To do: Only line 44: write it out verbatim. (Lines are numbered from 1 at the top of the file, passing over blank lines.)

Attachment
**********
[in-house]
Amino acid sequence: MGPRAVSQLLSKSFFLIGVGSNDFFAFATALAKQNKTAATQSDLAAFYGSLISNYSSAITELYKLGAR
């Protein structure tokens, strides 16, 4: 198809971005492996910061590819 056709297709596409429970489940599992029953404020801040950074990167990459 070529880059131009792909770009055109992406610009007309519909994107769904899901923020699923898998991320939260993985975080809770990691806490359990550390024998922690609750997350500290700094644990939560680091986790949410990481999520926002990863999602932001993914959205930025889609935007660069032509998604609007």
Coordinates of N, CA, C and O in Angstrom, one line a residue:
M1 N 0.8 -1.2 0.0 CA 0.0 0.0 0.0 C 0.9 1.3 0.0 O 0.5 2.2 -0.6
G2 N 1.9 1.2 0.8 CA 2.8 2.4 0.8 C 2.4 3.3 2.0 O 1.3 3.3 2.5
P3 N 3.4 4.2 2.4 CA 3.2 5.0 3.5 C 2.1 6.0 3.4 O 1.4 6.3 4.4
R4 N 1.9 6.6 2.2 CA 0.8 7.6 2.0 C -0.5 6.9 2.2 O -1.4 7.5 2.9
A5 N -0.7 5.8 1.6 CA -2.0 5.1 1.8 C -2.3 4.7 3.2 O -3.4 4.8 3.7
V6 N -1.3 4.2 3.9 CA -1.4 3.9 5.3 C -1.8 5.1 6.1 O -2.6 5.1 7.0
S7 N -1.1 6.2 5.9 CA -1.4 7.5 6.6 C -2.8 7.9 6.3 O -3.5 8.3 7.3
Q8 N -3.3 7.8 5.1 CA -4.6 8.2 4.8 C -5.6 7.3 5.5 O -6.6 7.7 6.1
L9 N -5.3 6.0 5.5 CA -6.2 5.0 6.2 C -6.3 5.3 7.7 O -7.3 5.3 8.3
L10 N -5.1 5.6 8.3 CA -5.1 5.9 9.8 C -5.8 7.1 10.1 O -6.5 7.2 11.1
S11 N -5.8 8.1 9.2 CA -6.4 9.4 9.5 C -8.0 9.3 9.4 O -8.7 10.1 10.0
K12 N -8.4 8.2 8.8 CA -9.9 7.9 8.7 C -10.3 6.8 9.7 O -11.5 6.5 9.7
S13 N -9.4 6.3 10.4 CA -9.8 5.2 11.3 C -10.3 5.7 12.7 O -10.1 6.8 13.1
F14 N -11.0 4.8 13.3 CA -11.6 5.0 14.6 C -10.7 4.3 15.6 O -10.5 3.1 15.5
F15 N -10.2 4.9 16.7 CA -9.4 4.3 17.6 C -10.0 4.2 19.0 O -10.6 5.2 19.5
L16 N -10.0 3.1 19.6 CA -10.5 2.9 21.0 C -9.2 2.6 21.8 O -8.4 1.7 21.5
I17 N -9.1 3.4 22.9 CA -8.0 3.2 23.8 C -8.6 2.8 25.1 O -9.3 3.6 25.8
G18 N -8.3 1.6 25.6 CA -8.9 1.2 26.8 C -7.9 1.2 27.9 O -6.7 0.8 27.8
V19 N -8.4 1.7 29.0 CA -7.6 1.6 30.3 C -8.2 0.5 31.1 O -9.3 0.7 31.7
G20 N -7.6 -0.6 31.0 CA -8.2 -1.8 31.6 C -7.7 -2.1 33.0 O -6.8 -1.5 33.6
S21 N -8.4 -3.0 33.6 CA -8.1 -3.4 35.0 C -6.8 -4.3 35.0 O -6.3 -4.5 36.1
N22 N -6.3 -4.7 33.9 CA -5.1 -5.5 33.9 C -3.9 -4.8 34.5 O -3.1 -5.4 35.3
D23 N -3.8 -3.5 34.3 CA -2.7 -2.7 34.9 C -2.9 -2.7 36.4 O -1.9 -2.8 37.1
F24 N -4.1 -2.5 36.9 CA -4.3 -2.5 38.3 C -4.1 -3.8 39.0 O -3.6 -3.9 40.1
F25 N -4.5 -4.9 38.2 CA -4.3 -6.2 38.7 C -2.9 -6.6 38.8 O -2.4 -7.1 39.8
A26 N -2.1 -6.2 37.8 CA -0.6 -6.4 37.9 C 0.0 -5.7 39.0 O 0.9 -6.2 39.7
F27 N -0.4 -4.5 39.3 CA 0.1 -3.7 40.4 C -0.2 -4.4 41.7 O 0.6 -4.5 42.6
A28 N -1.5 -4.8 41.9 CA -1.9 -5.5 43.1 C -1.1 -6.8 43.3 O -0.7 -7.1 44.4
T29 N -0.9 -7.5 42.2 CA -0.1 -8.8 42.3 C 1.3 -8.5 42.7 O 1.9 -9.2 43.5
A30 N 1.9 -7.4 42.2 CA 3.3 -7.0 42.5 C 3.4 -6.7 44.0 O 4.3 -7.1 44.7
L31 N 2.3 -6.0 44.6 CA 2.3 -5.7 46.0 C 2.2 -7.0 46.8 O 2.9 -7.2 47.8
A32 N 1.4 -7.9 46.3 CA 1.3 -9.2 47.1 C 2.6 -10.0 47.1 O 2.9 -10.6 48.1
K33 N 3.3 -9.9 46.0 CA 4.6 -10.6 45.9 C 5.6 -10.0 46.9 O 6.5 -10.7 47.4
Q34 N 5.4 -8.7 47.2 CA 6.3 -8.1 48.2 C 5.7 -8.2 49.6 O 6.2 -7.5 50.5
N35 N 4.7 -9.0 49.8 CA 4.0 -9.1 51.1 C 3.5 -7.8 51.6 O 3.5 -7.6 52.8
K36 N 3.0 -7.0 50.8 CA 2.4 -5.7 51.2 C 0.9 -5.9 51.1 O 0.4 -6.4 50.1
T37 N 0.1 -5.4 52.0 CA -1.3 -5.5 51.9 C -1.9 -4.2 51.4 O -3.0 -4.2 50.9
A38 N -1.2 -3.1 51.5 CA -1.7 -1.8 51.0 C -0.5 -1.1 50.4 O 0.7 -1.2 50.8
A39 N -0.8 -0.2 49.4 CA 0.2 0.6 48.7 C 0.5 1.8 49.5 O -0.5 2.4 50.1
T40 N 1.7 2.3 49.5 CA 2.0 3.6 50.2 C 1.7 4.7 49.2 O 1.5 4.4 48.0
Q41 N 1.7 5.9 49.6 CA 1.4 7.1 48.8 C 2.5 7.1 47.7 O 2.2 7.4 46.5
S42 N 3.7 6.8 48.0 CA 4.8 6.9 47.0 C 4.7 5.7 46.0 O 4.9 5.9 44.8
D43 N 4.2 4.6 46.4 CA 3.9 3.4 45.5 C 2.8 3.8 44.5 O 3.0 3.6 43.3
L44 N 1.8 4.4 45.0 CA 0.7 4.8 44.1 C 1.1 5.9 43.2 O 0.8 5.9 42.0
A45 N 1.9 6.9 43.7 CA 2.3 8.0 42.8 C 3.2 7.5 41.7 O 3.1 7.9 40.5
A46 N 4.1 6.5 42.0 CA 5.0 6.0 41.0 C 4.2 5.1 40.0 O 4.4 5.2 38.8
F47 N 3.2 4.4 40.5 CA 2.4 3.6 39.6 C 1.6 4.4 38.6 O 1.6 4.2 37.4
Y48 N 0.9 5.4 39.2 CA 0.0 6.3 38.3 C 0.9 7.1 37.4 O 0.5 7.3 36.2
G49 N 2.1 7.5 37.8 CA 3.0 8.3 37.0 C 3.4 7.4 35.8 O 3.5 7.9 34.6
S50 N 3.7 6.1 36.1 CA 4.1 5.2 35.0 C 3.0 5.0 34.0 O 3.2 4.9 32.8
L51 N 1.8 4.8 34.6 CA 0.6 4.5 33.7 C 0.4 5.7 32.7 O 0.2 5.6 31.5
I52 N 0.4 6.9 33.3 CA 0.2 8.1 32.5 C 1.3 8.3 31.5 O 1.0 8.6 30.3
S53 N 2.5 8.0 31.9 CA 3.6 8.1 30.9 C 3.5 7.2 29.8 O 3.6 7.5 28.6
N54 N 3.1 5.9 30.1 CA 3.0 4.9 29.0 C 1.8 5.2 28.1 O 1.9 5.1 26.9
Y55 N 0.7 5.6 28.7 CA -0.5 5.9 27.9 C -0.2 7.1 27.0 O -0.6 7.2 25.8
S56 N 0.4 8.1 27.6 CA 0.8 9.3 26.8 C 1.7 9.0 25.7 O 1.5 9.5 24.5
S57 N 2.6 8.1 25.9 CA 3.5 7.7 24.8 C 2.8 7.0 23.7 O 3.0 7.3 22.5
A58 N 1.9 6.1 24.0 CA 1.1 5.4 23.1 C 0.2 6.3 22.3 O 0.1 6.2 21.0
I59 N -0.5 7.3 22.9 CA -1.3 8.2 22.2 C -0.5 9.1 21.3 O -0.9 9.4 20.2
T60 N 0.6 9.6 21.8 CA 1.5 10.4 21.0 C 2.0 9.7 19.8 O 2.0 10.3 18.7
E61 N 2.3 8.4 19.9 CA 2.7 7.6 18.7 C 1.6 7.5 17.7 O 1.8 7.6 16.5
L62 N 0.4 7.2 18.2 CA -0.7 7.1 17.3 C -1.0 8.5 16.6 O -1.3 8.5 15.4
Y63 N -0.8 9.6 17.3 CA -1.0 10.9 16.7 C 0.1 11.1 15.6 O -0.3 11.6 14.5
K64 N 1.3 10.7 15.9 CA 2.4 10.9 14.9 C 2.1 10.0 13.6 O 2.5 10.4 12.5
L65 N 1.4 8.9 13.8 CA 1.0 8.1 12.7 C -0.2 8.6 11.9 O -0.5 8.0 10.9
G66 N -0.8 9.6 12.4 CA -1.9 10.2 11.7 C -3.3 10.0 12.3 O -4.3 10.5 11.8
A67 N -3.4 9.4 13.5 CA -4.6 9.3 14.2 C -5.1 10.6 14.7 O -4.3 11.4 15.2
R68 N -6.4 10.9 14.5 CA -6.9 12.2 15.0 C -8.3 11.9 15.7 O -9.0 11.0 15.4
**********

T40 N 1.7 2.3 49.5 CA 2.0 3.6 50.2 C 1.7 4.7 49.2 O 1.5 4.4 48.0